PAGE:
Is Aspirin Really That Good For You?
Acetylsalicylic acid is one of the most famous compounds in modern medicine… It's claimed to treat, pain, inflammation, fever and may even prevent heart attacks… But is the drug known as "Aspirin" really the wonder drug we were promised? Around 400 BCE, Hippocrates' writings claimed the bark of the willow tree could be ground into a powder and used to heal headaches, pains and fevers. He was the father of modern medicine, and his remedy worked, and was used for many hundreds of years. It wasn't until 1829, that scientists discovered a compound in the bark called salicin was the true medical culprit. Salicin DOES cure the headache, but is REALLY hard on the stomach, and can cause bleeding in the digestive tract. Not a great trade-off. Allegedly, a French chemist found when mixed with sodium and acetyl chloride the resulting acetylsalicylic acid was soft on the tummy AND fixed the swelling… Based on historical records uncovered by BMJ, it was then later re-tested and sold as "Aspirin" by F Bayer & Co, but it wasn't until the 1970s that British scientists figured out WHY acetylsalicylic acid works; which won them the Nobel Prize. Acetylsalicylic acid is a simple compound C-nine H-eight O-four.
It reduces pain by messing with the body's production of prostaglandins; a hormone-like lipid compound formed by enzymes in the body. Pain is a confounding thing for scientists because it's so subjective, but physically, tissue releases called chemicals like prostaglandins, which tell your brain to trigger . Soooo, when you take acetylsalicylic acid (ASA) it binds with the enzyme COX-2. Without the COX-2 the production of prostaglandin drops and BOOM, no more headaches, or inflammation based aches and pains. The problem is, prostaglandin isn't a one-off. It has a number of other uses as well, an enzyme called COX-1 also binds with ASA -- and COX-1 has the rather important job of keeping your stomach lining thick.
I don't know about you, but I'd rather my stomach acid didn't eat me -- just my lunch. Prostaglandins also affect how well platelets initiate blood clotting, and ASA somehow has an effect on the hypothalamus region of the brain, responsible for controlling body temperature -- which is how it can bring down a fever. So after all this, it makes a lot more sense how ASA can help with things like heart attacks.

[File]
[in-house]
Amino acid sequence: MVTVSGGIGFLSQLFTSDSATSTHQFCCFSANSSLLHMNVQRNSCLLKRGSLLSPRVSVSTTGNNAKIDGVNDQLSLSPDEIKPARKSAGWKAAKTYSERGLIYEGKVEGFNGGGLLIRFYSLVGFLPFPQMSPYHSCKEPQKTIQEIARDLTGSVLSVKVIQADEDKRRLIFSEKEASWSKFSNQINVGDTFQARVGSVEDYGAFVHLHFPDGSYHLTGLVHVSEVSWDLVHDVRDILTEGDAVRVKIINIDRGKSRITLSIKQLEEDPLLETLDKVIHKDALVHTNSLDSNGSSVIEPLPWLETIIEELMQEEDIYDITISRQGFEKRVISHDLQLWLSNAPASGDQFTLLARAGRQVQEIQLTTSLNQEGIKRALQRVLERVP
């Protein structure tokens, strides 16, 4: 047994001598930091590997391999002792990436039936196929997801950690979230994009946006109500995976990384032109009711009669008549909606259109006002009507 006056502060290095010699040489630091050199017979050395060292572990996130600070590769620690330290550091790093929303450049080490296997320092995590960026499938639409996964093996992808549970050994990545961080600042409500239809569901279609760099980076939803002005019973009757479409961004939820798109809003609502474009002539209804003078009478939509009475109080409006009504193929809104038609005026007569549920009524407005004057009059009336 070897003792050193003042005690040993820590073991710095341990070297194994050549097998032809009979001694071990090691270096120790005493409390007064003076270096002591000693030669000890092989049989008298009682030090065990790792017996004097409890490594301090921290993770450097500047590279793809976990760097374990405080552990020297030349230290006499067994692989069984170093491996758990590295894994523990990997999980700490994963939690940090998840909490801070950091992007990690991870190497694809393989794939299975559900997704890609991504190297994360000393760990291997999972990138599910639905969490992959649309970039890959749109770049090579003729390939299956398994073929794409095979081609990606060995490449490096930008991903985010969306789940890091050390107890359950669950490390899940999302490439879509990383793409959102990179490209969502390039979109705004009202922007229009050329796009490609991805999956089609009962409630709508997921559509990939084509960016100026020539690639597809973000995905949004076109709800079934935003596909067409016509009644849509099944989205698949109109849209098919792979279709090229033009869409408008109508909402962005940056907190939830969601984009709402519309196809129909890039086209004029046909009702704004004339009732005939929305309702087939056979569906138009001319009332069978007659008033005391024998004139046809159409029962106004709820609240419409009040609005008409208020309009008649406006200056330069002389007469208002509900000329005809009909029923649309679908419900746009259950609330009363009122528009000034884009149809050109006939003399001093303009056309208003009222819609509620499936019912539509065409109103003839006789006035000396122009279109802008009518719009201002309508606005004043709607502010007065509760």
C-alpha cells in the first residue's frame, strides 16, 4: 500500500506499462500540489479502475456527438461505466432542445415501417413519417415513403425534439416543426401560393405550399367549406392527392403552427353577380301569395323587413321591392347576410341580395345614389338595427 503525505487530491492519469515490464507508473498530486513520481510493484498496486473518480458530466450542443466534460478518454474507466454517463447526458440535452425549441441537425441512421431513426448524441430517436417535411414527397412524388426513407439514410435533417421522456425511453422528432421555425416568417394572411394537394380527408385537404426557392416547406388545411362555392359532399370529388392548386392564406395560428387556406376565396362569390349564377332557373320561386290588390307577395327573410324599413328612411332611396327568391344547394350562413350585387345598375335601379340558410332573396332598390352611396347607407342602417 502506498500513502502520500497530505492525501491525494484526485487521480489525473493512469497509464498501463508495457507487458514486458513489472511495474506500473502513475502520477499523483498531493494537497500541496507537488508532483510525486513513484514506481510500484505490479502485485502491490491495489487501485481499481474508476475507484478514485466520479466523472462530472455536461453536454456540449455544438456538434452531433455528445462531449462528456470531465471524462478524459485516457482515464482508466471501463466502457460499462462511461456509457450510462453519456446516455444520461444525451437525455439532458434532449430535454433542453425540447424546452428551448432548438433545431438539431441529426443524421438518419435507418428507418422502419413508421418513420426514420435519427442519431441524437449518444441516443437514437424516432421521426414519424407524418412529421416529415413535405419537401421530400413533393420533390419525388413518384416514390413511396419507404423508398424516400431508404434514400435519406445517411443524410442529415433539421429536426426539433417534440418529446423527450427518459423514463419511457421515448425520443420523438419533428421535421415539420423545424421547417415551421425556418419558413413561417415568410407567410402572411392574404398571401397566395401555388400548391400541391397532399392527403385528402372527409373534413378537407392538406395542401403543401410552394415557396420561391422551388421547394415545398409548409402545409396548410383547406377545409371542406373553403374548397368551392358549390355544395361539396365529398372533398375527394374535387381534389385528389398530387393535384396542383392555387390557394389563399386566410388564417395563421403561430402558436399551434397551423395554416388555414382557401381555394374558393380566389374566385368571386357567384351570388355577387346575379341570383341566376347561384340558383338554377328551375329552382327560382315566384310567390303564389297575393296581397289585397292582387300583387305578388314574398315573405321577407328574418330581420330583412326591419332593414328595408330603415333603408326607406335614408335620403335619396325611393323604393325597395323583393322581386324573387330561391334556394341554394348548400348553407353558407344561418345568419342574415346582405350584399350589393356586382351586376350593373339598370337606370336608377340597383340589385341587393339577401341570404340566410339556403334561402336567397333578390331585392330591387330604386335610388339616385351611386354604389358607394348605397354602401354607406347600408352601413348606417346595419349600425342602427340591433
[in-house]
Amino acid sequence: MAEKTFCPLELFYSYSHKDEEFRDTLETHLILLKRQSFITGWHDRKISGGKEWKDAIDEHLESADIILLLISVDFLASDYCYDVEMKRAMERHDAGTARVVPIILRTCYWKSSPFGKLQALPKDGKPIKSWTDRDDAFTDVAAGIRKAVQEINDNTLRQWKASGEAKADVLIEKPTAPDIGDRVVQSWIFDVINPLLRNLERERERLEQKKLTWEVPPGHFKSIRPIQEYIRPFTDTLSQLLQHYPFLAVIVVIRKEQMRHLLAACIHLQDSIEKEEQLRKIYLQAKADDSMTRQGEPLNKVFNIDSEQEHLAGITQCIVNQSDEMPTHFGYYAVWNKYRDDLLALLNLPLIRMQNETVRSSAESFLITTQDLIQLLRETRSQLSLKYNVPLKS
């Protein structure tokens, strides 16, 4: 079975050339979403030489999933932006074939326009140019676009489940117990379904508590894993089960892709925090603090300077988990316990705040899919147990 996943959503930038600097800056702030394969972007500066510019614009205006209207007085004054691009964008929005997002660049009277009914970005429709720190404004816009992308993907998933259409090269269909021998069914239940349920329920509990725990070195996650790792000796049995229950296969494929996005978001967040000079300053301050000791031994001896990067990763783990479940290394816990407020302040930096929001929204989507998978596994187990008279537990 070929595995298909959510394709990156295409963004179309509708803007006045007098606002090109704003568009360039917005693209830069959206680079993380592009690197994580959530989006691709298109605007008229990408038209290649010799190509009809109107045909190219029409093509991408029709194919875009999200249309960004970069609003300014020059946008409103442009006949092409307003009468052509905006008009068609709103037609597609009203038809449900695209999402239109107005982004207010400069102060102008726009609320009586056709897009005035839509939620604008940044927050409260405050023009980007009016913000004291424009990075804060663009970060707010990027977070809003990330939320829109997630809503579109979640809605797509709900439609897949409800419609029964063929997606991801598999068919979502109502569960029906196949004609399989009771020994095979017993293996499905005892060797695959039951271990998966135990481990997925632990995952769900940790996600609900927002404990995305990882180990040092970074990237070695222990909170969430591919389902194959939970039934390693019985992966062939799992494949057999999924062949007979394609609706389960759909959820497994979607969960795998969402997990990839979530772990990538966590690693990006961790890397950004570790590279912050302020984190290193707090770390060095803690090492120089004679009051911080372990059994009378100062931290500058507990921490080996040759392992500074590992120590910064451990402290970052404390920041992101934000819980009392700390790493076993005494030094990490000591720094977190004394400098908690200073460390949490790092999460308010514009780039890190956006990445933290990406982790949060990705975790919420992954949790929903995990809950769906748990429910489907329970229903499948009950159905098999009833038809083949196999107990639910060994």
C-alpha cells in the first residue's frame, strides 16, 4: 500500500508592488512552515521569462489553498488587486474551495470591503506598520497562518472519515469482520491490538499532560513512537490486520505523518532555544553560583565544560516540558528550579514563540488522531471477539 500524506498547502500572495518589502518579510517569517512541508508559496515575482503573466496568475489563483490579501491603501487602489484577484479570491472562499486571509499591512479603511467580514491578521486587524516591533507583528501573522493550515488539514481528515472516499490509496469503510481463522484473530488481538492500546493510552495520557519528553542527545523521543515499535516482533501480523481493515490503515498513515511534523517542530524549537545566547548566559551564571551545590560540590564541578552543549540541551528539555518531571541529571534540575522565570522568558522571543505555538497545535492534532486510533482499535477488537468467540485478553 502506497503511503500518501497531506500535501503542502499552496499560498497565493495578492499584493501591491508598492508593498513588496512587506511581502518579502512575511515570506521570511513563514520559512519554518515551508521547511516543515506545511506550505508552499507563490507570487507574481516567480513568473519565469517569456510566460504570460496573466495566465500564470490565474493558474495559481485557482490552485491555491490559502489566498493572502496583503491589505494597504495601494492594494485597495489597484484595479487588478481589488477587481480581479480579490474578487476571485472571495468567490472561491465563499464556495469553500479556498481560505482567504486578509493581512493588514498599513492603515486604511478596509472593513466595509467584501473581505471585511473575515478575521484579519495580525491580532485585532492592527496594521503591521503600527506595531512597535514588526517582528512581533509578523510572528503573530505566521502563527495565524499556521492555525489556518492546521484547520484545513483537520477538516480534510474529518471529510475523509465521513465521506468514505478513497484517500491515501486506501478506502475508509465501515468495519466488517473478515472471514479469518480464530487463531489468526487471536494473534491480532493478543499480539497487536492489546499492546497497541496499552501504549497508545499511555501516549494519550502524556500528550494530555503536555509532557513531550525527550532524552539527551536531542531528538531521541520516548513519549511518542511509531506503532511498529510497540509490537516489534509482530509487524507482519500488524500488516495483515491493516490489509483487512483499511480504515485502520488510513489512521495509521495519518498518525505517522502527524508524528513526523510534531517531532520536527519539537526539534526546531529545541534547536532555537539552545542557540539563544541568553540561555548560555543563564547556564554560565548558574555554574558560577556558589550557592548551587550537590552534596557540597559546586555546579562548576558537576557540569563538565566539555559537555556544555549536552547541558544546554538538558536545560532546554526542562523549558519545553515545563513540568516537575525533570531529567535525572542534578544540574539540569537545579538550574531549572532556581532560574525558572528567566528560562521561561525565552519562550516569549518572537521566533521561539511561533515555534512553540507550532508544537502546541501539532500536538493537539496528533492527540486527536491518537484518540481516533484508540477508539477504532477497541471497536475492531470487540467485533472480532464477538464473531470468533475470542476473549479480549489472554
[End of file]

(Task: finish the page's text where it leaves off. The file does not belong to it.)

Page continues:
Blood platelets that don't clot well, don't cause blockages! When the body's fever is reduced, we feel less sick, and moving joints is kind of the best around. And studies are exploring how ASA can be recruited to do a lot of other things. In 2014, the Queen Mary University of London found people who took low doses of ASA daily could reduce their risks of death by some cancers by 35 to 50 percent. Though, that increases risk of stomach bleeding by about 3 percent, and you'd have to take it every day for a decade to see a benefit! And a new 2015 study in PLOS ONE found ASA might bind to another enzyme called GAPDH which causes our cells to die, on purpose. By inhibiting cell death, the thinking is, it might be able to stop Alzheimer's, Huntington's, or Parkinson's in their tracks. The thing is, even though it can do a lot for the human condition, treating it as a miracle wonder-drug is a vast oversimplification. Children should not ingest ASA, it's part of a family of drugs which can cause fatal liver failure.
And while it can reduce the risk of a SECOND heart attack, the FDA says very specifically it will not prevent stroke or heart attack for people with no history of either issue. And for those required to take aspirin daily: safety, coated or enteric aspirin is coated to keep the ASA from releasing into your stomach and thinning the lining. But, it's not a super solution.
The coating releases the drug further into your digestive tract, potentially causing bleeding in the small intestine instead and then in the stomach once the ASA hits your bloodstream. There's no escaping science. In the end, this willow-bark derivative sure is amazing, hat-tip Hippocrates, but it ain't magic. Because of it's age, the effects of acetylsalicylic acid have been explored by scientists the world over in thousands of studies. Is more research needed? Of course! ALWAYS, but then again, if you're trying to prove it's a cure-all, maybe save your pennies.
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